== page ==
Home Secretary Priti Patel is set to lay out plans for a consultation on changing legislation so migrants seeking asylum can be sent to processing centres in third countries. Officials are also said to be considering Gibraltar, the Isle of Man and other British islands.
The Government believes sending migrants to third countries for processing would be compliant with the European Convention on Human Rights (ECHR), according to reports.
Last year saw plans for distant processing centres on Ascension Island and St Helena dismissed as being unrealistic by ministers.
Plans for an overhaul of the asylum and immigration system are expected to be published next week in a Government policy paper.
Other changes could involve people smugglers receiving life sentences in Britain, and migrant reception centres established on Government land.
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Changes to the UK’s asylum system are set to be included in the UK Sovereign Borders Bill in the summer.
A Home Office source told the MailOnline the move was designed to “break the link” between getting in a dinghy or lorry in France and securing a new life in the UK
They added: “If people know that they are not going to get to stay in the UK then they are less likely to make that perilous journey.”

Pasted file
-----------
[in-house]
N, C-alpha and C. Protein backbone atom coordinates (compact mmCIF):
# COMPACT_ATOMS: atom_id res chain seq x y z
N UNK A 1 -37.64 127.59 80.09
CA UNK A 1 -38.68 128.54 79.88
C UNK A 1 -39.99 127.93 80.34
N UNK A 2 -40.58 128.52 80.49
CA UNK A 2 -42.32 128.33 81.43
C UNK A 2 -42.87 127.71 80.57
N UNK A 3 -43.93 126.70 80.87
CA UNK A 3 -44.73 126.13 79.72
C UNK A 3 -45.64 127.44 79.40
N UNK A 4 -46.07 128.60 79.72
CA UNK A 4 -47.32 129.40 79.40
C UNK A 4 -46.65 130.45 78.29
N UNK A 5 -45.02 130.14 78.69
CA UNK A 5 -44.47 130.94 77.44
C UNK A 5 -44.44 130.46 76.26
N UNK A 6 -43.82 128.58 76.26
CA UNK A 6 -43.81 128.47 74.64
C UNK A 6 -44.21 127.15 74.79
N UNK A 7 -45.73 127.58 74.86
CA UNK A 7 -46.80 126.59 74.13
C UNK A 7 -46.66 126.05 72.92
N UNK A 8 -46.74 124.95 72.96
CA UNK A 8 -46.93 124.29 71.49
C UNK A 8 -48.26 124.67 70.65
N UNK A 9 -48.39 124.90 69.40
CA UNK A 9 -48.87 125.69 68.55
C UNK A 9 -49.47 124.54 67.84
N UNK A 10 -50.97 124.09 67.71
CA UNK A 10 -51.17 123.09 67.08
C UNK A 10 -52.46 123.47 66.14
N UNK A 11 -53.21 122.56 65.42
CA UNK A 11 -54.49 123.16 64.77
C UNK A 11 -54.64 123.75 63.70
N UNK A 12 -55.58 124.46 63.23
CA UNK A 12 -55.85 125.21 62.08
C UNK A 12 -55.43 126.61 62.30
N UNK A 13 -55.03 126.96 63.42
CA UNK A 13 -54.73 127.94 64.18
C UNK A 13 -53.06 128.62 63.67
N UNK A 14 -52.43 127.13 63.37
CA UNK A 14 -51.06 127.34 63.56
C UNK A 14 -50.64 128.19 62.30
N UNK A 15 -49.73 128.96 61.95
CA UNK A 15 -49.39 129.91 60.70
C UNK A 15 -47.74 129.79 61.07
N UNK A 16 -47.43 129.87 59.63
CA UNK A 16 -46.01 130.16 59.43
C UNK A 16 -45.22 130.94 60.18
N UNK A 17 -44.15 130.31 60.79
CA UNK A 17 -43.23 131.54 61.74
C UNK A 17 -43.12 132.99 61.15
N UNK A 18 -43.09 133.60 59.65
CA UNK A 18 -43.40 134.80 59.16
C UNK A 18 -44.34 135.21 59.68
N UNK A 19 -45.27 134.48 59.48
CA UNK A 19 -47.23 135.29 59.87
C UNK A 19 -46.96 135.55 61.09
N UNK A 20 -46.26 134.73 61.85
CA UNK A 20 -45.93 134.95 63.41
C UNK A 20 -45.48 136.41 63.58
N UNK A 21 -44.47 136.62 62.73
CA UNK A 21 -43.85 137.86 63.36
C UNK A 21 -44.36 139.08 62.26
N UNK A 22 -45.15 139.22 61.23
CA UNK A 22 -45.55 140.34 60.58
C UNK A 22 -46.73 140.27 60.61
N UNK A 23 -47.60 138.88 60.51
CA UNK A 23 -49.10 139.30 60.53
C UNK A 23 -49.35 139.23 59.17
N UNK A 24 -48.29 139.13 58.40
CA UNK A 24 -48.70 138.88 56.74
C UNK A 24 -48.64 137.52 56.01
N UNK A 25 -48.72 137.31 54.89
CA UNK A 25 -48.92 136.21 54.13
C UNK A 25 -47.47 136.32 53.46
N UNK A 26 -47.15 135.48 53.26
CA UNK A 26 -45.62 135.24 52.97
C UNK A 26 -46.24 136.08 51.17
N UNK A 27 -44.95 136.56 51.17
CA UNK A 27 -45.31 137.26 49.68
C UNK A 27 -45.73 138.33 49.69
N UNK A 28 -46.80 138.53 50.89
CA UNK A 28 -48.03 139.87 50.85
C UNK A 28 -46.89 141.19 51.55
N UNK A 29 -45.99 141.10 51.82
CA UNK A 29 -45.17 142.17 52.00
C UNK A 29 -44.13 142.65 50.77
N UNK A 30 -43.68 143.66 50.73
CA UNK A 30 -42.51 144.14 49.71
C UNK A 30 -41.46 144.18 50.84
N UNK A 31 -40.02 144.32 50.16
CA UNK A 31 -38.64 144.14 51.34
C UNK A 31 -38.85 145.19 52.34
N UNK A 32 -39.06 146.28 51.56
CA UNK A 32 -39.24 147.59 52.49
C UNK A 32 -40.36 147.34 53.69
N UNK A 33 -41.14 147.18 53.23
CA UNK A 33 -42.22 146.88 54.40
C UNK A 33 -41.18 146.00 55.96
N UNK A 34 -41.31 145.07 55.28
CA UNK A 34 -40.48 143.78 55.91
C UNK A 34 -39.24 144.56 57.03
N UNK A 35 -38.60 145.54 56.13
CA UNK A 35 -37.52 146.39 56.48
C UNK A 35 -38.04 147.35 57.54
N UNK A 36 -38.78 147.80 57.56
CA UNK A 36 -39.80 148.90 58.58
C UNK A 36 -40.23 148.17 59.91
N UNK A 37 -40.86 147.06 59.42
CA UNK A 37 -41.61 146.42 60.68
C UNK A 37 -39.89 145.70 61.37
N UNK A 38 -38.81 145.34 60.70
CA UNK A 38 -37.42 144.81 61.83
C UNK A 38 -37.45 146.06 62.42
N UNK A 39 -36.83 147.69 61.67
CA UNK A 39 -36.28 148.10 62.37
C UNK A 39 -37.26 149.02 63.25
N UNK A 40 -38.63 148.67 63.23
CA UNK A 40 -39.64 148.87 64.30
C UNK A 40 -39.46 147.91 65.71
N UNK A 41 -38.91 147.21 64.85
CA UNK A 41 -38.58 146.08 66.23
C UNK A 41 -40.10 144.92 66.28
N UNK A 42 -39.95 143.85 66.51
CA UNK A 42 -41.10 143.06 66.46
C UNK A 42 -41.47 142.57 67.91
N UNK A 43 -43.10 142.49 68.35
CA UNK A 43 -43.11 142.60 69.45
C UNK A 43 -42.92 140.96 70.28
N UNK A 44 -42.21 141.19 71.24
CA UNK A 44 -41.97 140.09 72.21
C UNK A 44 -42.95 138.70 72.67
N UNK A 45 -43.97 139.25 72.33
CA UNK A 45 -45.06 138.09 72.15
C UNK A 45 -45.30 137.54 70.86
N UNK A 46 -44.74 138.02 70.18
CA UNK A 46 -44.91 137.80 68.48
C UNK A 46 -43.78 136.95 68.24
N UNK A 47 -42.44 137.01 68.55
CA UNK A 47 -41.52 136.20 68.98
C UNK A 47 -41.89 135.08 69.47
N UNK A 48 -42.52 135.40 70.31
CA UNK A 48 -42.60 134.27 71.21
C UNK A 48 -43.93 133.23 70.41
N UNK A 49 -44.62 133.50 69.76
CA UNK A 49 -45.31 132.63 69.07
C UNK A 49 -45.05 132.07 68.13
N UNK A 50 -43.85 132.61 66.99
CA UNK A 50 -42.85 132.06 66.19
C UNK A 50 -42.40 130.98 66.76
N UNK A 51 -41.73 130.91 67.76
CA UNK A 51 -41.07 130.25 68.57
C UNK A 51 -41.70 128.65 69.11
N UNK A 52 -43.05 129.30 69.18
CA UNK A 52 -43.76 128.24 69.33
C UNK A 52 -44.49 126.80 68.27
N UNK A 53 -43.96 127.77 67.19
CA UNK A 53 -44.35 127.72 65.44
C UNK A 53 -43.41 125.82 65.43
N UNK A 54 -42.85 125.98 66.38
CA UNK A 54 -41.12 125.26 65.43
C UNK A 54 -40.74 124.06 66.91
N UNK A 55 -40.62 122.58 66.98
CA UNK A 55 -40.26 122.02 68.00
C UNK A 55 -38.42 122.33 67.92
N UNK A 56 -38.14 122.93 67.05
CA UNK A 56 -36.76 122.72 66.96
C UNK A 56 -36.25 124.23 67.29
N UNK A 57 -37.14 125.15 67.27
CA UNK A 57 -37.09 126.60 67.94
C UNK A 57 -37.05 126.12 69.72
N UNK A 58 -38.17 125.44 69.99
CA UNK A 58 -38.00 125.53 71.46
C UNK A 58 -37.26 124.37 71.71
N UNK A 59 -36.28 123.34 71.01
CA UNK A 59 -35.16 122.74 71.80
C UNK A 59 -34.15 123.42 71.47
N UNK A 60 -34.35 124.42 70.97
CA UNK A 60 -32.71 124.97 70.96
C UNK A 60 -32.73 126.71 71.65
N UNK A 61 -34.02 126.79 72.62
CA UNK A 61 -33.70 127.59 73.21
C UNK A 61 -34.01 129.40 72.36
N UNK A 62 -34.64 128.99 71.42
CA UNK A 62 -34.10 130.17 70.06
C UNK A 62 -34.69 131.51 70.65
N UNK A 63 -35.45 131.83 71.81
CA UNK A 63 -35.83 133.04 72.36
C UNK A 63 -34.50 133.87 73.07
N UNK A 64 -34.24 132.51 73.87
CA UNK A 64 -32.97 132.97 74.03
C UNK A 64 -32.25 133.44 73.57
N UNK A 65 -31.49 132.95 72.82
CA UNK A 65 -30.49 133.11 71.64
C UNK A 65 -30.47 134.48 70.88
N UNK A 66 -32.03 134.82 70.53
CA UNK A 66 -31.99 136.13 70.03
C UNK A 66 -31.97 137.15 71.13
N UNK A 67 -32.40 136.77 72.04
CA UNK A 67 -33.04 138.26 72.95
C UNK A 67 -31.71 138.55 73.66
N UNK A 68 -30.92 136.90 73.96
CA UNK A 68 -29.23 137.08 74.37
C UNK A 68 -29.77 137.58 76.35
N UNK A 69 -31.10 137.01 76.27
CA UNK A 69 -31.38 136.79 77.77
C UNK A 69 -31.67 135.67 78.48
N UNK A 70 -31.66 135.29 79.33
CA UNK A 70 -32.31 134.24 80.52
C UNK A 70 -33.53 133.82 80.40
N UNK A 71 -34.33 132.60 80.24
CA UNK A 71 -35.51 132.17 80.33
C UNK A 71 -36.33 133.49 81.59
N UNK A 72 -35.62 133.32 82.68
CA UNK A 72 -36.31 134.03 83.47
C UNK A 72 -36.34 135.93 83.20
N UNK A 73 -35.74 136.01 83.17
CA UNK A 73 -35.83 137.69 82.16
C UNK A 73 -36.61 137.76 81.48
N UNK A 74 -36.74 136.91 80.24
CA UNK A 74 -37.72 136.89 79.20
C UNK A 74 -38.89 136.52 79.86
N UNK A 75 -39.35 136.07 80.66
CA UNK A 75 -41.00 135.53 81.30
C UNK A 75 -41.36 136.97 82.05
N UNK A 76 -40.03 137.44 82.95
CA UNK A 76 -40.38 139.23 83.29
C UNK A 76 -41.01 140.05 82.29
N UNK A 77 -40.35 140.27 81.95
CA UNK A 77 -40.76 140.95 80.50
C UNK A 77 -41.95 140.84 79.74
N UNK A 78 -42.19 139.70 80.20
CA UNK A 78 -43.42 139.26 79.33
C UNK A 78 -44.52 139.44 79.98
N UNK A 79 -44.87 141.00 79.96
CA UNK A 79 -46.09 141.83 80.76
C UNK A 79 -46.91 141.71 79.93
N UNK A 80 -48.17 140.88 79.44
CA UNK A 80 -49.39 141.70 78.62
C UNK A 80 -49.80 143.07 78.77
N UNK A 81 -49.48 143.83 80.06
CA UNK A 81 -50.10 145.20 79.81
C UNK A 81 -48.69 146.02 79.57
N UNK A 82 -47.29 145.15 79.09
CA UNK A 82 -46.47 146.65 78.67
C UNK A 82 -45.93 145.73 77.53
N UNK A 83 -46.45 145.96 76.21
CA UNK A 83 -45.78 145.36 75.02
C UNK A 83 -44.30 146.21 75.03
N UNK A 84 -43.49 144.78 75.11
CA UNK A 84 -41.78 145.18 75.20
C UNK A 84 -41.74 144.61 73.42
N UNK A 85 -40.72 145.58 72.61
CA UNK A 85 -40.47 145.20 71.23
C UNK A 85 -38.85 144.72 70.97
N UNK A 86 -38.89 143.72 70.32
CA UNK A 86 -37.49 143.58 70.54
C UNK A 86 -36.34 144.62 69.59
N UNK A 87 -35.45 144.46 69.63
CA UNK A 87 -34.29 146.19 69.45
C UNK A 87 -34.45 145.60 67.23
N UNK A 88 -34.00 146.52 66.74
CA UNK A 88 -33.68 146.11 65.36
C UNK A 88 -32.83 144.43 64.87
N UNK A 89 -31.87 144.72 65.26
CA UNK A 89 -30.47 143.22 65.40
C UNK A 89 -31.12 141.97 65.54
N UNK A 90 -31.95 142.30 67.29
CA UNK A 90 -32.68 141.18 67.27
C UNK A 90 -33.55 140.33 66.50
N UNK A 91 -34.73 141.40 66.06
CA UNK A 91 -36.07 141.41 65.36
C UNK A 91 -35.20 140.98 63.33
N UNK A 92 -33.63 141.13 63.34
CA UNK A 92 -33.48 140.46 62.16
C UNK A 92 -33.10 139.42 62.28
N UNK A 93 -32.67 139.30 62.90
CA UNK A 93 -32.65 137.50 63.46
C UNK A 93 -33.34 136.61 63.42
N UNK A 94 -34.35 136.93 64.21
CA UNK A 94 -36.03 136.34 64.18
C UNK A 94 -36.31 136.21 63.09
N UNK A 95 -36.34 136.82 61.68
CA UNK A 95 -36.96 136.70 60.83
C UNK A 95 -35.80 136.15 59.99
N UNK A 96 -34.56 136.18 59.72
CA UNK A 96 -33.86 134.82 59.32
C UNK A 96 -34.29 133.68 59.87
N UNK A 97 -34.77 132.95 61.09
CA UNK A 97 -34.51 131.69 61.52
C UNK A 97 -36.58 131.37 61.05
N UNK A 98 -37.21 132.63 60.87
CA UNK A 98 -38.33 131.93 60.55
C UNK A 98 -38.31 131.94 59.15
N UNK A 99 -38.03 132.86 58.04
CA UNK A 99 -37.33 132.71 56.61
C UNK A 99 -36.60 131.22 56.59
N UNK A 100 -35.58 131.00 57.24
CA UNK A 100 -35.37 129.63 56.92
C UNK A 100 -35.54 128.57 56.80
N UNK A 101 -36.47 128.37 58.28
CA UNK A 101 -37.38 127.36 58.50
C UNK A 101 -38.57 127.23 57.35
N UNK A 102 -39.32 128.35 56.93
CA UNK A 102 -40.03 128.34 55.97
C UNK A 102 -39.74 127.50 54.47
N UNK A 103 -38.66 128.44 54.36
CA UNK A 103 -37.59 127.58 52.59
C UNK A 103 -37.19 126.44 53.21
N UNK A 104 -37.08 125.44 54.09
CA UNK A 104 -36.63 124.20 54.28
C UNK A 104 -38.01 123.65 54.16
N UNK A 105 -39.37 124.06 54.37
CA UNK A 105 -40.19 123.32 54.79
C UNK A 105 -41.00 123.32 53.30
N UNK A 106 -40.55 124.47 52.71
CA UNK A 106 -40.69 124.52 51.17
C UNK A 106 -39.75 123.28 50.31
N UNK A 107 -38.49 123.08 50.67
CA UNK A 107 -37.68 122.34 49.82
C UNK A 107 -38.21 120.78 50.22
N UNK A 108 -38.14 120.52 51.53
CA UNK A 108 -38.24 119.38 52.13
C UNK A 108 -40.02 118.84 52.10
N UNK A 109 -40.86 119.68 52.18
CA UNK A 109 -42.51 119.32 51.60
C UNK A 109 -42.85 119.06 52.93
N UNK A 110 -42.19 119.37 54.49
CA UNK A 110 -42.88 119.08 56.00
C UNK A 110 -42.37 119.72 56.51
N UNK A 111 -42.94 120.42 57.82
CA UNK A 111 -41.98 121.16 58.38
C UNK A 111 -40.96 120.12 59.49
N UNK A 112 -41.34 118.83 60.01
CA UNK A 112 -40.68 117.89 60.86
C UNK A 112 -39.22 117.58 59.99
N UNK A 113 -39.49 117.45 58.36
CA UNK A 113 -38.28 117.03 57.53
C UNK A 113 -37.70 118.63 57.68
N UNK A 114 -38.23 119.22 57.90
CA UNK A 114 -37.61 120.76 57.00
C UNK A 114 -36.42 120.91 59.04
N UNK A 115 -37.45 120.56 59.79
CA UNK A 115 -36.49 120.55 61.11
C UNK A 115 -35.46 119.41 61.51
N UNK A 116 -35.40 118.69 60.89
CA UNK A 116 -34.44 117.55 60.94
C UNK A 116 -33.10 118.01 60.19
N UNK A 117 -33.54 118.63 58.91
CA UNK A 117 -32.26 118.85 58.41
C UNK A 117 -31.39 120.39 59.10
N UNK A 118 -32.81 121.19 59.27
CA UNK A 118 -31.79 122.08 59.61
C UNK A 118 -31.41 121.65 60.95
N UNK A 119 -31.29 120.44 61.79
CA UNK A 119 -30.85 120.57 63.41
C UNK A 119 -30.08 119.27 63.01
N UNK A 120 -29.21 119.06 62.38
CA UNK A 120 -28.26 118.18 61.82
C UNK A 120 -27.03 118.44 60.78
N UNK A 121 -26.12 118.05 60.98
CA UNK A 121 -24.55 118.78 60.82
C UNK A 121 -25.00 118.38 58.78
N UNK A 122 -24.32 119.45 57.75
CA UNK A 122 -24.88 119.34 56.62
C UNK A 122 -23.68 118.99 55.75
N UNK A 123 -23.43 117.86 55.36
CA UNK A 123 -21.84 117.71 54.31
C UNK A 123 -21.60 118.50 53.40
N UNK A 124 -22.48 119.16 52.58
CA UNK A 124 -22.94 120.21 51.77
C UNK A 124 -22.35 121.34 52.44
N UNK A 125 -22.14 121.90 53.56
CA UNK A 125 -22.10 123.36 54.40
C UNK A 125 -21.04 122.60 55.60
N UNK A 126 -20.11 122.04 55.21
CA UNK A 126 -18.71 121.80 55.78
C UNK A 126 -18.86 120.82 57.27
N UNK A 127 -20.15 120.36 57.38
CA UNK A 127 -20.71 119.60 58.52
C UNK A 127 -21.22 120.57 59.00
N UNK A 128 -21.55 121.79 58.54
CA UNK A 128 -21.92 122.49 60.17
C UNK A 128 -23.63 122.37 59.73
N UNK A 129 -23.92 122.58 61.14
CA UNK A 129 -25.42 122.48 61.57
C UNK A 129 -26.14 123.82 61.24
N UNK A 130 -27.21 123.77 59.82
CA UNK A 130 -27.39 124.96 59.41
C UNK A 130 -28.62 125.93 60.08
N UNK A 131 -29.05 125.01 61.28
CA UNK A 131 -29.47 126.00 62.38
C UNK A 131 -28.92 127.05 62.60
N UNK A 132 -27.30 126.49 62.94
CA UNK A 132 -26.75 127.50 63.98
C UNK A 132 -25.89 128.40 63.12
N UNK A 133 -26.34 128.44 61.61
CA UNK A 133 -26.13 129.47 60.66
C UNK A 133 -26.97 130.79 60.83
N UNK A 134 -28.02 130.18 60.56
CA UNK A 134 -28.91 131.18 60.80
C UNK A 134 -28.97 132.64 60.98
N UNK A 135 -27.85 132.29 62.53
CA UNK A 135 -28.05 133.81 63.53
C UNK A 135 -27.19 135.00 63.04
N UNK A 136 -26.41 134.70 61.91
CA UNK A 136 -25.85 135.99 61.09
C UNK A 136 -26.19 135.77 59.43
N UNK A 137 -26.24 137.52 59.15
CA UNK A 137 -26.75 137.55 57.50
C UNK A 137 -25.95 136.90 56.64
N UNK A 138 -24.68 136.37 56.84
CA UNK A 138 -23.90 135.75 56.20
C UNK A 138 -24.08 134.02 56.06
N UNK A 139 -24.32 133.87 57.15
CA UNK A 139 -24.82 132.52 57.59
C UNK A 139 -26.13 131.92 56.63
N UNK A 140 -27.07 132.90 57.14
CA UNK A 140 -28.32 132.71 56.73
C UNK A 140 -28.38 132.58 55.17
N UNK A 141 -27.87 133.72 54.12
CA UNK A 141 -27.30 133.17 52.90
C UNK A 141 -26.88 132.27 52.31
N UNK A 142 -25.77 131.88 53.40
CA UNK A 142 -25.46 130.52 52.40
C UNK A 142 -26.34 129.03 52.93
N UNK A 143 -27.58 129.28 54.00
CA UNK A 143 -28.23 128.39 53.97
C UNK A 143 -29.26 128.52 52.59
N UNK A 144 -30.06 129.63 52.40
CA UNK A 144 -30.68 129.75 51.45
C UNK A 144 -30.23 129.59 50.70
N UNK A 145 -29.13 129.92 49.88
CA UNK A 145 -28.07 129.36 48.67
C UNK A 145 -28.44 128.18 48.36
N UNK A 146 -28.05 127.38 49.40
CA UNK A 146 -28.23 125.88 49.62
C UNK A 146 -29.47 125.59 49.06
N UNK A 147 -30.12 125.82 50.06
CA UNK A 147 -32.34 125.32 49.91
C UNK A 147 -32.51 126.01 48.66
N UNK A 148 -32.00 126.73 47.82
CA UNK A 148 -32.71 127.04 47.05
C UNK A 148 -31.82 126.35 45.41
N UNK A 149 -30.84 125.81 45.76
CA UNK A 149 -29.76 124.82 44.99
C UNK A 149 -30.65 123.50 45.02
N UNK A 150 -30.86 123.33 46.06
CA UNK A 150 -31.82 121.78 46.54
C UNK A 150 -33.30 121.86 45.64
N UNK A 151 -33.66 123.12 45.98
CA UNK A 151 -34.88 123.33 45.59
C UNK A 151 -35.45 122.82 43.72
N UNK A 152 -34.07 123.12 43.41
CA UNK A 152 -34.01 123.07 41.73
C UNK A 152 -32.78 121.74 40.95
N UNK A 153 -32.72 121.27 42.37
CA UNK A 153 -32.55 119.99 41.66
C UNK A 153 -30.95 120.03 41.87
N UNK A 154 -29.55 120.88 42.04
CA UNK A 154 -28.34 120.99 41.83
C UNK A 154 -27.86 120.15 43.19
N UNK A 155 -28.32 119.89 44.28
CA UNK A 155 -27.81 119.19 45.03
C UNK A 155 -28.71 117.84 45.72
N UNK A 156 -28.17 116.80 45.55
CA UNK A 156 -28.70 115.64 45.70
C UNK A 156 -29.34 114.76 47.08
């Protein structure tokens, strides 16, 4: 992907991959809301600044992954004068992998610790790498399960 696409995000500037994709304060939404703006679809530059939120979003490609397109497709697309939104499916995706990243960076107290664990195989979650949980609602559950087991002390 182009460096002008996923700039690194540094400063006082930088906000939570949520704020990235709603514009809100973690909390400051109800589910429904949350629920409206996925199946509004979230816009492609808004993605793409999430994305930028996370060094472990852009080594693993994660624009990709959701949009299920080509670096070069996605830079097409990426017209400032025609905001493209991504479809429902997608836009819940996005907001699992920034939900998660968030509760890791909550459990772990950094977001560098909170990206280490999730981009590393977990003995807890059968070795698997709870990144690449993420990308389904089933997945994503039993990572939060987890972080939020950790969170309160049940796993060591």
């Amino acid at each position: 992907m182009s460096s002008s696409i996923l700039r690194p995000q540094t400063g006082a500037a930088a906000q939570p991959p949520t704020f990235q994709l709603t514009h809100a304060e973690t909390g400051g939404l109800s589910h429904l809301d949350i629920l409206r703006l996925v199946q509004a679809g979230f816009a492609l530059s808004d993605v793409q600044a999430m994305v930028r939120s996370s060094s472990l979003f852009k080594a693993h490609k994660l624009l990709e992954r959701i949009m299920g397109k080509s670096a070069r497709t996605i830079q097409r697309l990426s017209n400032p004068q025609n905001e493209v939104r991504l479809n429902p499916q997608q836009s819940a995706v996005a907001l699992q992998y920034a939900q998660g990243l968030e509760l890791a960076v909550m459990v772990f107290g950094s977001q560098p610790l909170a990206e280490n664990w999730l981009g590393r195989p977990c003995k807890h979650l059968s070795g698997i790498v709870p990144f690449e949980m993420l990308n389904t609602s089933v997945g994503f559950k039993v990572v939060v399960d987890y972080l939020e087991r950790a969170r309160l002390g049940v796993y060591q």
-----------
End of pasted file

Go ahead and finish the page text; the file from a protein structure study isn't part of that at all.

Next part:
Another source suggested Ms Patel wants to end “asylum shopping”, and added: “There is no justification for people travelling through safe countries like France in order to claim asylum in the UK.”
The Times has seen Ms Patel’s plans.
An immigration expert told the newspaper: “There is no law that explicitly prevents people from being removed to a third country.
“But it is arguable and there’s bound to be a court case about it — there’ll be arguments both ways.
“A refugee is going to not want to be removed to a third country and will no doubt instruct lawyers to try to prevent that. So they will bring a case to try to stop it happening.”
In a more scathing assessment, Enver Solomon, chief executive of the Refugee Council charity, added: “We know from the Australian model that offshore detention leads to appalling outcomes including high levels of self-harm and mental illness.
“It is an inhumane policy that undermines our nation’s proud tradition of providing protection to people fleeing persecution and terror many of whom have gone on to work as doctors and nurses in the NHS. “
It follows more than 800 people crossing the Channel so far this year, three times as many as there were over the same period in 2020.
Last year saw a record-breaking 8,420 migrants made the perilous crossing in small boats.
The MailOnline reported Internal Home Office projections forecast an average 500 migrants a month will successfully make the crossing this year.
The projection would suggest around 6,000 migrants are expected to make the crossing in 2021, which, while lower than the record 8,417 last year, would be far higher than the 1,890 in 2019.